Electric path to the skies?
Flight testing of the Transition was carried out last year and the company claims to have 100 orders on the books, even with a near-doubling of its expected price to $279,000 per vehicle.
Nevertheless, the company has the next-generation model on its mind. On Monday it said it is investigating a new model, the TF-X, which uses twin tilting electric engines and folding propellers to take off and land vertically – a feat the company estimates will take about a megawatt of power, but will allow takeoff in less than 100 feet using an automatic flight system that the average driver could learn to use in five hours.
Once in flight and moving forward, the 300-horsepower rear engine will take over, and the electric motor rotors fold back for streamlined flight. The engine will also recharge the car's batteries and has a range of 500 miles on regular fuel – but the TF-X has a built-in parachute in case things go wrong.
Just as in car commercials, there's never any traffic to be seenTakeoff and landing are handled by computer control systems (hopefully with no blue-screens), and once on the ground the wings and their engines fold into the car's body and are masked by protective covers. The pilot/driver then tootles off on their errands and can refill the tank at the nearest gas station for the flight home.
Carl Dietrich, Terrafugia CEO/CTO said in a statement that preliminary discussions had taken place between the company and the FAA, and the agency had shown a "willingness to consider innovative technologies and regulatory solutions that are in the public interest." The Transition had shown the concept could work and the TF-X is the next stage, Dietrich enthused.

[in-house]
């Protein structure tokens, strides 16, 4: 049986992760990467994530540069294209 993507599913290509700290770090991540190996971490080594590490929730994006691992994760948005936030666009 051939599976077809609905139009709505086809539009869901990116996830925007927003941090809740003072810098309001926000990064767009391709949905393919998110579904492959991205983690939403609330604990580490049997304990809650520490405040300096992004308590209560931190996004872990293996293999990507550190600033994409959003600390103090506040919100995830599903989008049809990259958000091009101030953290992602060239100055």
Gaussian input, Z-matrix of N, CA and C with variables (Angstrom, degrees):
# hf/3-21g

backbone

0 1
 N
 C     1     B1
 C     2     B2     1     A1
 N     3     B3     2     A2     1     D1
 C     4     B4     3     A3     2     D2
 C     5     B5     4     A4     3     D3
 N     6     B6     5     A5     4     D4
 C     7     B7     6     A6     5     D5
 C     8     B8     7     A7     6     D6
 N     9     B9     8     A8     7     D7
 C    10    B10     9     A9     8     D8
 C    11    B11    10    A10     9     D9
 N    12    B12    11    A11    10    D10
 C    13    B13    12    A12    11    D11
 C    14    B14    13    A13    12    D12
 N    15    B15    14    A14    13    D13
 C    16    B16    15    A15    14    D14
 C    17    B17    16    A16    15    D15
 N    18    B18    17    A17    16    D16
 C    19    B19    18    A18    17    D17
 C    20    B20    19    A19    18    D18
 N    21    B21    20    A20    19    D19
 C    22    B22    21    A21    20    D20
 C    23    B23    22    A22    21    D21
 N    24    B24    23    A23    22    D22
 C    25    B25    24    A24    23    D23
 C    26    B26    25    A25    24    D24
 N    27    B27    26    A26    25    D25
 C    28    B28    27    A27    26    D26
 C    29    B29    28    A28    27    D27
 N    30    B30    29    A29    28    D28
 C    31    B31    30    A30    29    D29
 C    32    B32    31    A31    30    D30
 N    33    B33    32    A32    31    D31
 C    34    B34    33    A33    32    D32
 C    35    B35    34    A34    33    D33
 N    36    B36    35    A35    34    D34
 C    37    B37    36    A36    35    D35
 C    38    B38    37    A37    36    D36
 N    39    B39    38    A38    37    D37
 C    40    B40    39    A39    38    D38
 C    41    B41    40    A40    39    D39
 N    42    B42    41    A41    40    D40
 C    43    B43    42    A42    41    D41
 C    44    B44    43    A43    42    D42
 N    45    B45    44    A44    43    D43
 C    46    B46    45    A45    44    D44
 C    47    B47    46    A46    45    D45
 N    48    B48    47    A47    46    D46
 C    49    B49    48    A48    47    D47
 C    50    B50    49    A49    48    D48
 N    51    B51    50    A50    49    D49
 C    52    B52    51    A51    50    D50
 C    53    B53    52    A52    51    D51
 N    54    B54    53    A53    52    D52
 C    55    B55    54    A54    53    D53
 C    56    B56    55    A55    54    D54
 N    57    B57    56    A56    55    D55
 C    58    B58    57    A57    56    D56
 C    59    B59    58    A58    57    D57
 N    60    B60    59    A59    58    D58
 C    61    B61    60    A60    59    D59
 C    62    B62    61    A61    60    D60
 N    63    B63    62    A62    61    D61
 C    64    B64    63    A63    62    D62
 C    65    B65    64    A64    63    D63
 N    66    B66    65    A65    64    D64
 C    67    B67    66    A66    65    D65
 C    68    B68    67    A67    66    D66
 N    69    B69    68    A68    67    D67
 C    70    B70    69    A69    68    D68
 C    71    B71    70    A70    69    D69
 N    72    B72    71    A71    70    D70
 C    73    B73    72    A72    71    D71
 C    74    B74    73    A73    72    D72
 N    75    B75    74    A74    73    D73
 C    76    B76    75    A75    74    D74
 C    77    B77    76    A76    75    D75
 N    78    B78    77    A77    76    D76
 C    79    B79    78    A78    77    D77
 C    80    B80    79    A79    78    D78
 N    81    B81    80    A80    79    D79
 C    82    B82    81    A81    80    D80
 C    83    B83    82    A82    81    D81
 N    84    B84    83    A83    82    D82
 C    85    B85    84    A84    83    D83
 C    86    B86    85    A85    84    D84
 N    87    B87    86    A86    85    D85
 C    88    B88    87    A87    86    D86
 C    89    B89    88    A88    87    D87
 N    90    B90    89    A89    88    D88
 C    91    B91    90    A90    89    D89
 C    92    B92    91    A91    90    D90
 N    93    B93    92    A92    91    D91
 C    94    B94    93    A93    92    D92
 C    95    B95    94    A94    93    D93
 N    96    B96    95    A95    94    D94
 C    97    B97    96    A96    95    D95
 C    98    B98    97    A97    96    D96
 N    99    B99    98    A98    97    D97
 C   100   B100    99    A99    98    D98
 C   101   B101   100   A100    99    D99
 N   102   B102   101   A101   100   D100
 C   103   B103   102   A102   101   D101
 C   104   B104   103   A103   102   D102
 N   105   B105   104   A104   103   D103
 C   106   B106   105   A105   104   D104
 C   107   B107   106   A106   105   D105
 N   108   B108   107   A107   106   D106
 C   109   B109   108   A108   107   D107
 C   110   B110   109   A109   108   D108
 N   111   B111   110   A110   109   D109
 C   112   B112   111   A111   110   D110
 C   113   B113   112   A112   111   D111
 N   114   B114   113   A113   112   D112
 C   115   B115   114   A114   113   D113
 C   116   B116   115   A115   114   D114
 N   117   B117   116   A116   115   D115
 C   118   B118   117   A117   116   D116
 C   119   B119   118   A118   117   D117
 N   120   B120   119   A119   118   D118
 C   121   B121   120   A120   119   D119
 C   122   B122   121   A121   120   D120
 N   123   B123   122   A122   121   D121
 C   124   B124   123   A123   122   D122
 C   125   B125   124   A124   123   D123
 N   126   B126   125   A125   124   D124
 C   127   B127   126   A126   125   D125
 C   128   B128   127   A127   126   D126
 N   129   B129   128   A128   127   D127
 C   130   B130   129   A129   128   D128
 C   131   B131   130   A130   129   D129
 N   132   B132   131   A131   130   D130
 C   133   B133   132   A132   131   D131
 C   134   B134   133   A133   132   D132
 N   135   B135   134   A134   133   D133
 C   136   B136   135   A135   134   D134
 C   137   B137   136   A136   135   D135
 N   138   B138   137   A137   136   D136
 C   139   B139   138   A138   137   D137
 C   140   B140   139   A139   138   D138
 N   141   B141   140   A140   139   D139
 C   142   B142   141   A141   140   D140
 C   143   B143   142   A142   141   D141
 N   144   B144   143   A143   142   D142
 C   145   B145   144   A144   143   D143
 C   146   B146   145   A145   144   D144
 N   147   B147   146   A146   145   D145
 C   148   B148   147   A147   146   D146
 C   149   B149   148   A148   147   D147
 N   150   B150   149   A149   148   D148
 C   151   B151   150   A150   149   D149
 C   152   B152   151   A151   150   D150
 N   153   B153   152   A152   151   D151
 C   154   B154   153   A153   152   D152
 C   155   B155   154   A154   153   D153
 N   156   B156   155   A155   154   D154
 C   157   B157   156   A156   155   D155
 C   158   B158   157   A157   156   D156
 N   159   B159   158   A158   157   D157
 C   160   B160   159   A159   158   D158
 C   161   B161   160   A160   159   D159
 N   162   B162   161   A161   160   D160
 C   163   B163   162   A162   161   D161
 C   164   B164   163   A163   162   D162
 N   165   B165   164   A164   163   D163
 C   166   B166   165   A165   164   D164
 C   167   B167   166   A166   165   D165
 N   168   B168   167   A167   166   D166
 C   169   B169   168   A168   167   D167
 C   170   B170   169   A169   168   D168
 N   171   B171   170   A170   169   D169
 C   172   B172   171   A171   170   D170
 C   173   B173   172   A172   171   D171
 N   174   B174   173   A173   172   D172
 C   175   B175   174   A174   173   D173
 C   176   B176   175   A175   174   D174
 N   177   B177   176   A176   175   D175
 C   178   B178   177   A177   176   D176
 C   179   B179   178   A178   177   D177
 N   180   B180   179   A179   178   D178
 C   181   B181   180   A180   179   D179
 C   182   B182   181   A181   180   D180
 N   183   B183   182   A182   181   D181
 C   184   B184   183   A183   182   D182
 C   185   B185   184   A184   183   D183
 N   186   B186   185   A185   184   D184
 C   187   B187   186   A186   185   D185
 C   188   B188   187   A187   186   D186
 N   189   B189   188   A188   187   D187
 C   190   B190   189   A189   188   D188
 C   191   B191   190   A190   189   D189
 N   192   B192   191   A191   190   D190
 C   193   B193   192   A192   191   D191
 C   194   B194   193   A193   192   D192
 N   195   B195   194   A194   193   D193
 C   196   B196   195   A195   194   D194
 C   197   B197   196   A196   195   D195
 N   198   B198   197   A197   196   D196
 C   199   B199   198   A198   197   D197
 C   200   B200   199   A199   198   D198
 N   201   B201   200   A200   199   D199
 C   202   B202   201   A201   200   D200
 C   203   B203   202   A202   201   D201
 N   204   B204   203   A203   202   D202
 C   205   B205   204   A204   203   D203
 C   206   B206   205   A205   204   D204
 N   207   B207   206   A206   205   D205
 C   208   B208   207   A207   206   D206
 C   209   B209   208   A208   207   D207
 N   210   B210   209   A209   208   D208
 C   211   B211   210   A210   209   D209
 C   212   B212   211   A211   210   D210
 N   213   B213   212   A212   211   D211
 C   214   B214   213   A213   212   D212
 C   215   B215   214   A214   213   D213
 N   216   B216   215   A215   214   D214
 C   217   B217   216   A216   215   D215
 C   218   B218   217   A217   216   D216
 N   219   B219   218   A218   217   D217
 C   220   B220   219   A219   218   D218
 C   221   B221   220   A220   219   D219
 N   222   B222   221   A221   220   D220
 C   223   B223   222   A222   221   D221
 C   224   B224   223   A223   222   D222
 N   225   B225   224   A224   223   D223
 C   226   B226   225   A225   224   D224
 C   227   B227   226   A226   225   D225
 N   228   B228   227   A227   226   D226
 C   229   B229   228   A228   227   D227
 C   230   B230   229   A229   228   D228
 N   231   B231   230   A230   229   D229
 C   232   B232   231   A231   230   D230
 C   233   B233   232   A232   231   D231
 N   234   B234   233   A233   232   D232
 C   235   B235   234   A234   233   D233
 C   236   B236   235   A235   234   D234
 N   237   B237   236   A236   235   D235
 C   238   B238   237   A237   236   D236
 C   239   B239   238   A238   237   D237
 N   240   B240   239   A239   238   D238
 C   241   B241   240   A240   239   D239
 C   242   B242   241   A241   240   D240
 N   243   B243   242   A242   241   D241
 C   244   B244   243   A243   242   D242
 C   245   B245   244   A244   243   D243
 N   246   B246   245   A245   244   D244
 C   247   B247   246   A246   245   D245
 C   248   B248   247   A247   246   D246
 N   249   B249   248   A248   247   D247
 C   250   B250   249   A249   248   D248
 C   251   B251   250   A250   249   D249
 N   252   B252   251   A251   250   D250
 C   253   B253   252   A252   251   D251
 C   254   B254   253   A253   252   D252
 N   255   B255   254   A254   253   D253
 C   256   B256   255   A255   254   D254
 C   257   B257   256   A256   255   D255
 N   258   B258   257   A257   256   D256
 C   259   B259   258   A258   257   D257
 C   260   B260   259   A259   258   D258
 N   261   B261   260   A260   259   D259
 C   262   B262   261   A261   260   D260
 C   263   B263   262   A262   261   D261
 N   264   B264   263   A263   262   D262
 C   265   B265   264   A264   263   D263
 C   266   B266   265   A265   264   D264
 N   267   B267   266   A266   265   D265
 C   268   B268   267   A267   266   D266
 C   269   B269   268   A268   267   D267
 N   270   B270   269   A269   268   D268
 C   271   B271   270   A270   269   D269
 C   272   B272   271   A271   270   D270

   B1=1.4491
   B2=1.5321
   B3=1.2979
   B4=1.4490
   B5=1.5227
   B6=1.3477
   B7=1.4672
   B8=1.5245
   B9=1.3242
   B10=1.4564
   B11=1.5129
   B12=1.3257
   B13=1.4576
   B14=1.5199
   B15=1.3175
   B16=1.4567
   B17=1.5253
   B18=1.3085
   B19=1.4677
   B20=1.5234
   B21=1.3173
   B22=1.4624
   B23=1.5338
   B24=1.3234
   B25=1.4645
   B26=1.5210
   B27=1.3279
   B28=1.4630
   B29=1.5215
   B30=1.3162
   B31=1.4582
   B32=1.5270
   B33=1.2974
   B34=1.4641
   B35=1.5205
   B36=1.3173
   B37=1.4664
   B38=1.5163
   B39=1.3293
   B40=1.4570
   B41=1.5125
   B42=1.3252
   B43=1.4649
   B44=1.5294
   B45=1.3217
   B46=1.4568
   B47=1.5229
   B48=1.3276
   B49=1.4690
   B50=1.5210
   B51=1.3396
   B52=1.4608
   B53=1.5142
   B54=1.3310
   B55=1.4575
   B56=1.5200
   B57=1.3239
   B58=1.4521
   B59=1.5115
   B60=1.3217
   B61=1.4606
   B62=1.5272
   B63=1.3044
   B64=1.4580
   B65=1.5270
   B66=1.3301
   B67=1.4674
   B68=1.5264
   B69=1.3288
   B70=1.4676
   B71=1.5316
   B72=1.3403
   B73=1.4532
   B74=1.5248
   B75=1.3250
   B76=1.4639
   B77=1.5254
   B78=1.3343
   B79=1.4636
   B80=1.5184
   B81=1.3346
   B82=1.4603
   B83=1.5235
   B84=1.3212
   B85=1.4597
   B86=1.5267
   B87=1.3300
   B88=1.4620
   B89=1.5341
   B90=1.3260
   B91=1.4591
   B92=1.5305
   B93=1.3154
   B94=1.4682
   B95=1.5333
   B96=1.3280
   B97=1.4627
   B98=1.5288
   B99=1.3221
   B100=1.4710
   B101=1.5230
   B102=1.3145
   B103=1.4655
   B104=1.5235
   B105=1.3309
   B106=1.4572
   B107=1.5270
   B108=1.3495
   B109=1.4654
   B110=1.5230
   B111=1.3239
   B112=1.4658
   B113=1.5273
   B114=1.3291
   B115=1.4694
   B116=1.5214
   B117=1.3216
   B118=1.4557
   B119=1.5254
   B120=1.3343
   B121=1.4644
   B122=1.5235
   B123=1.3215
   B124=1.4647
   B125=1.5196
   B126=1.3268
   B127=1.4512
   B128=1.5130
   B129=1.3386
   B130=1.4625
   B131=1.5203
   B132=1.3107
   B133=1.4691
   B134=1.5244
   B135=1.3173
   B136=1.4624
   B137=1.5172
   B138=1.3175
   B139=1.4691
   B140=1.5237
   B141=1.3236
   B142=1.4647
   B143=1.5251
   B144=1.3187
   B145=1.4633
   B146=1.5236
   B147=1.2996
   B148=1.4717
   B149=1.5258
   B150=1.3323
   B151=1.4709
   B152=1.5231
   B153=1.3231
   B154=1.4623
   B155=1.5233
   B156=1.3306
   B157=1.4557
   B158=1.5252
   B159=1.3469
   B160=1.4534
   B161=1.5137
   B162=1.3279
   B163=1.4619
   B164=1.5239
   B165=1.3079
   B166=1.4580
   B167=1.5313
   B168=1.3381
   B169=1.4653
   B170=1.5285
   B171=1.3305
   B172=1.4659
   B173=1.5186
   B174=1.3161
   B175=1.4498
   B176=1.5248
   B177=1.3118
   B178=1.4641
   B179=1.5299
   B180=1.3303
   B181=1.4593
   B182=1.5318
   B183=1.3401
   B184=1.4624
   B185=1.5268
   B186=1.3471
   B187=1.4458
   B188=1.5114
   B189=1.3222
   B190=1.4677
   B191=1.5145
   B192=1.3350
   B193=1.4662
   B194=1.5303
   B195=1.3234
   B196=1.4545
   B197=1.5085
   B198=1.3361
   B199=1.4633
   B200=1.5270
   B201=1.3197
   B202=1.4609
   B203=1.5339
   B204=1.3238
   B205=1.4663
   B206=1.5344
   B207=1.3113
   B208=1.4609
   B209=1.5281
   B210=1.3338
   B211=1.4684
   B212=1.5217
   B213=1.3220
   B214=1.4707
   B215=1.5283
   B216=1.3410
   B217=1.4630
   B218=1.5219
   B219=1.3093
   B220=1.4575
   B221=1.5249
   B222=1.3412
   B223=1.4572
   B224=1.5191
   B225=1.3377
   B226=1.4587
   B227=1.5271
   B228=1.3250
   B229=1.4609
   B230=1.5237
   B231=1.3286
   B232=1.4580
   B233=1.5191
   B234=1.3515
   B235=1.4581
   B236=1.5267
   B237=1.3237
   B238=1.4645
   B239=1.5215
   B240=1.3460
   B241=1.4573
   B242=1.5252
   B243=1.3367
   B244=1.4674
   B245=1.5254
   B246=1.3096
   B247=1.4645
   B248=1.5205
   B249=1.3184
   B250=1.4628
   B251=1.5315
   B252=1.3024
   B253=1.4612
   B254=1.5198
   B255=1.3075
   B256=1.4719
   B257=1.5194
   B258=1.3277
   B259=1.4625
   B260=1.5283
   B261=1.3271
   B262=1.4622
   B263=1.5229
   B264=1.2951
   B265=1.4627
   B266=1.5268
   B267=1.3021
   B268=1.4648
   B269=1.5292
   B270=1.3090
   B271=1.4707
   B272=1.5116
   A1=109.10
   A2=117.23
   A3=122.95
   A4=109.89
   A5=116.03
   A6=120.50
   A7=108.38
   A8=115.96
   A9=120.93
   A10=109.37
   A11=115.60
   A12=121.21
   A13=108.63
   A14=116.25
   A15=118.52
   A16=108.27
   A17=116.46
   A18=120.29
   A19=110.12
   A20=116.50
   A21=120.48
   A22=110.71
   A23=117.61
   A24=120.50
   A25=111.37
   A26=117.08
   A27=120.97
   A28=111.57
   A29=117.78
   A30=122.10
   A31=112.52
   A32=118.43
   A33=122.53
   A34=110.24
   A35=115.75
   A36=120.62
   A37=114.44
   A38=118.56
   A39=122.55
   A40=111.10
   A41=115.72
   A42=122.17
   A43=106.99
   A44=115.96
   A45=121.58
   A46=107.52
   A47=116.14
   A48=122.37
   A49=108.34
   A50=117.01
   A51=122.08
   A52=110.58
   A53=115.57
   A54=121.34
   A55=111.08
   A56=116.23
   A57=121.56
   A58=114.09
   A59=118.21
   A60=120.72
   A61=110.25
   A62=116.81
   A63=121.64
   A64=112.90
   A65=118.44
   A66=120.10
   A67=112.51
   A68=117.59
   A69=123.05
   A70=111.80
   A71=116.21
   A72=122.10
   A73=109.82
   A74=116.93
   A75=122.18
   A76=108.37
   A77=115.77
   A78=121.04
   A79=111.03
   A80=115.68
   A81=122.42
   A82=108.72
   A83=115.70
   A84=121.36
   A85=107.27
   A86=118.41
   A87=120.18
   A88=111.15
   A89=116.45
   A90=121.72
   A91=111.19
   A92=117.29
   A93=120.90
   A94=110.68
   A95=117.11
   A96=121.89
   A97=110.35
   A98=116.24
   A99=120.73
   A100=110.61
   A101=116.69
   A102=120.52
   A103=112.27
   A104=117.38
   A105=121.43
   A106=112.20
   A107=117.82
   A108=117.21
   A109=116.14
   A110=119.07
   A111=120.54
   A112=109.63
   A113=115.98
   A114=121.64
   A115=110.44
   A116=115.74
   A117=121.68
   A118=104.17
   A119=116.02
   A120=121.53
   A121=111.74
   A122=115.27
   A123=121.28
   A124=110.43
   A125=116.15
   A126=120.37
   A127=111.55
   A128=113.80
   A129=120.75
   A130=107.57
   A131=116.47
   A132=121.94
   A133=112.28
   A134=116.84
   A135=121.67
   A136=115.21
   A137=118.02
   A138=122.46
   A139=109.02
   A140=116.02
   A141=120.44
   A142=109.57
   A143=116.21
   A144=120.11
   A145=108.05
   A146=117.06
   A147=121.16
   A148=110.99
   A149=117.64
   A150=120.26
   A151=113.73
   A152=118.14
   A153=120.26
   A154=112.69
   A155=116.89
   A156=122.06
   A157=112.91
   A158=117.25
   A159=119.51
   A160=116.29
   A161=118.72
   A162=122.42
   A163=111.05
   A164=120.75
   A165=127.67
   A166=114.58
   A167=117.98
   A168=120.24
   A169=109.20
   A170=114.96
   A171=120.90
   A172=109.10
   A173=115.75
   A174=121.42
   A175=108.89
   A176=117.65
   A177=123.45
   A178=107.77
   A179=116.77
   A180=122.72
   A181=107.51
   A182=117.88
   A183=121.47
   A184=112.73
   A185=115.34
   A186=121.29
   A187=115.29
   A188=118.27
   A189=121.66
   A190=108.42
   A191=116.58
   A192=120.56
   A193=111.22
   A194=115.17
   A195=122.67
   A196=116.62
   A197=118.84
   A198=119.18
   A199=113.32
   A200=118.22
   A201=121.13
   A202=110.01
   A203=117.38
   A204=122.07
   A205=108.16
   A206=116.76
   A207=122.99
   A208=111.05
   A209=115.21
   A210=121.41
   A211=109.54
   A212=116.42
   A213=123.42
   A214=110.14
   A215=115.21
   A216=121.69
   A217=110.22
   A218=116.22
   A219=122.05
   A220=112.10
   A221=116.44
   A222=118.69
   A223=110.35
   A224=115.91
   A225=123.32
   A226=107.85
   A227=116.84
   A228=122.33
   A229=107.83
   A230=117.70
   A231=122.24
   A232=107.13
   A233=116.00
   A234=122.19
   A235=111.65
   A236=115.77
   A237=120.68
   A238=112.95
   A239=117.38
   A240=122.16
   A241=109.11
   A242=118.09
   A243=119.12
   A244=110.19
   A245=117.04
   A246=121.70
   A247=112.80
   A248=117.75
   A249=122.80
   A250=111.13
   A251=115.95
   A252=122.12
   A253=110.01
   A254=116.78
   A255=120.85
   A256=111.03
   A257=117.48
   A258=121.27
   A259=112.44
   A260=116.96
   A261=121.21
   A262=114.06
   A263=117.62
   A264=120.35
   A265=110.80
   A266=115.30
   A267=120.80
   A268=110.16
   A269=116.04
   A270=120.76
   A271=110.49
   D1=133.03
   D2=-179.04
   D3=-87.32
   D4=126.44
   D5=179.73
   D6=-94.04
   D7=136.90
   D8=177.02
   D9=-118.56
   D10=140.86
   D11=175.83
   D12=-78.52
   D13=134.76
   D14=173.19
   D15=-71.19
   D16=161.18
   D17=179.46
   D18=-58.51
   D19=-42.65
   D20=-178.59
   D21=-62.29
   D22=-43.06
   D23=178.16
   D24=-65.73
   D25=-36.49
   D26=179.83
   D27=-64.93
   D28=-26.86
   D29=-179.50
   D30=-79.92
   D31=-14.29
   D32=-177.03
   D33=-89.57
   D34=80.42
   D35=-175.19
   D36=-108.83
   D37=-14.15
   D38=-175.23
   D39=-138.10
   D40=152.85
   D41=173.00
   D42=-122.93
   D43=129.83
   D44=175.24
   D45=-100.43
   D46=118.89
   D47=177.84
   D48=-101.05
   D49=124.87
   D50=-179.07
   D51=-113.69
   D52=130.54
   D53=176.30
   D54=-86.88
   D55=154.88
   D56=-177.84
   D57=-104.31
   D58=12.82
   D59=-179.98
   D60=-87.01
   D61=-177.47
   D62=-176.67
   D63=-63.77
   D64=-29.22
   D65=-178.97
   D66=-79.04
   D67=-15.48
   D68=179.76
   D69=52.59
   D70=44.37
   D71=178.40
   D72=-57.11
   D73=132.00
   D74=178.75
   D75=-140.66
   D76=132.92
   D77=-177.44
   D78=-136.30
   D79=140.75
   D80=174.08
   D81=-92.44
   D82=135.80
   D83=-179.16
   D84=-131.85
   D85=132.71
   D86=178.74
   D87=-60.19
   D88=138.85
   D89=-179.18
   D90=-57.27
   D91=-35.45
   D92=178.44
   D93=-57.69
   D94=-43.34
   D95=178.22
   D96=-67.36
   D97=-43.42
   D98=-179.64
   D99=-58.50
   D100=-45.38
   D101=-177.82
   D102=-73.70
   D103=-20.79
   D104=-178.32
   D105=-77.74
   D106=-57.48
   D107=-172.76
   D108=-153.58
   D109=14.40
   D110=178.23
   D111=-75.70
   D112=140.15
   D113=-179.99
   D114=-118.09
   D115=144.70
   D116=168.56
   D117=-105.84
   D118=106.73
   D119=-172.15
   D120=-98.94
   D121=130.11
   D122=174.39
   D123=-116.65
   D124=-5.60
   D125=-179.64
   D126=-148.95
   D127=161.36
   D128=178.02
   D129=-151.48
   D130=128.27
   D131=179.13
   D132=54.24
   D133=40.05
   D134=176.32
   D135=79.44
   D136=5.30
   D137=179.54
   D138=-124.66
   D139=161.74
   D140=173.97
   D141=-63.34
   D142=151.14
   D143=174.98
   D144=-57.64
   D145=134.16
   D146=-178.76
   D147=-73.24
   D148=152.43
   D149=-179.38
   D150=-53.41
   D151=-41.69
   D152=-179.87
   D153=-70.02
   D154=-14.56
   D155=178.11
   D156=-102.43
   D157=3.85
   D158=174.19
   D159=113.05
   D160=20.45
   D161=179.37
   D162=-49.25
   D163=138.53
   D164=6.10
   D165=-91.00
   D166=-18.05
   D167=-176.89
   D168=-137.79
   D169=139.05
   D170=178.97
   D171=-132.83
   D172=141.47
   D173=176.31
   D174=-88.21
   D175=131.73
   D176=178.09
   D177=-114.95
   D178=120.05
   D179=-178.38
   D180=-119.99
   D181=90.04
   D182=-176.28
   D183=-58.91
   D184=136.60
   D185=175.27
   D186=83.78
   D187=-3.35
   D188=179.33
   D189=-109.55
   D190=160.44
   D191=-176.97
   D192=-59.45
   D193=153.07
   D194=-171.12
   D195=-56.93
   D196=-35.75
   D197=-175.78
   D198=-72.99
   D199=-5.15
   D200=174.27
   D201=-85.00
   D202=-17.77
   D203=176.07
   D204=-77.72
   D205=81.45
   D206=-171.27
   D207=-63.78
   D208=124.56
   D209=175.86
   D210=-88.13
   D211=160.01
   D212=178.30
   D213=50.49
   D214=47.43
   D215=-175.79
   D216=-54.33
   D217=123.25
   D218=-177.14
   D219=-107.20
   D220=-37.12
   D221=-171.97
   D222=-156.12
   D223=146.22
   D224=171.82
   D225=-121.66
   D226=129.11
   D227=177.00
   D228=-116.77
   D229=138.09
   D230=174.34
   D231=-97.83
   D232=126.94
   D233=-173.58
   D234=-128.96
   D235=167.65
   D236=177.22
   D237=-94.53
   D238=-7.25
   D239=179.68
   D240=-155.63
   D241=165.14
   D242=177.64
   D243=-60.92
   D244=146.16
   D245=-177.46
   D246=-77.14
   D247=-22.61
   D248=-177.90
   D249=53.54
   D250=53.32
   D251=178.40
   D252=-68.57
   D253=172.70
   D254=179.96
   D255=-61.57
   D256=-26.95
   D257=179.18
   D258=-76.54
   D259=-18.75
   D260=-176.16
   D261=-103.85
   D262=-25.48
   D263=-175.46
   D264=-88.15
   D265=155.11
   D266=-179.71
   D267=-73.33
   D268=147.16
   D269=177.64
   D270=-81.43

With great freedom comes great responsibility, and anyone who has driven more than a few miles on US freeways will recognize that putting some of these drivers in a push-cart is a bad idea, let alone in a flying car at 2,000 feet. Throw personal helicopters into the mix, and it's going to be raining men before very long – and not in a good way.
A challenge for the car thief of the futureTerrafugia is a more reliable company than most, however, and delays aside, the Transition is the closest thing we've seen yet that looks like becoming a final commercial product. The company appears to have solved airframe and engine issues, notably building a transmission system capable for switching from road to air use, and has jumped through the necessary official hoops to make the car legal and practical.
Under a deal with the authorities, Transition drivers will only need a sports license to fly, which only requires 20 hours of flight time and less exacting aeronautical knowledge. That vehicle has also been declared exempt from certain road safety standards by the US Department of Transportation.
Whether the authorities will be as receptive to the TF-X scheme is another matter. Terrafugia says it plans safety systems that would automatically land the hover-car if its pilot gets out of their depth. But there's a lot of bad drivers out there and El Reg suspects it's only going to take a few crashes by inept drivers to change the cry from "Where's my flying car?" to "Whose stupid idea was this?"
Then again, folks probably said the same thing about Wilbur and Orville, as well. ®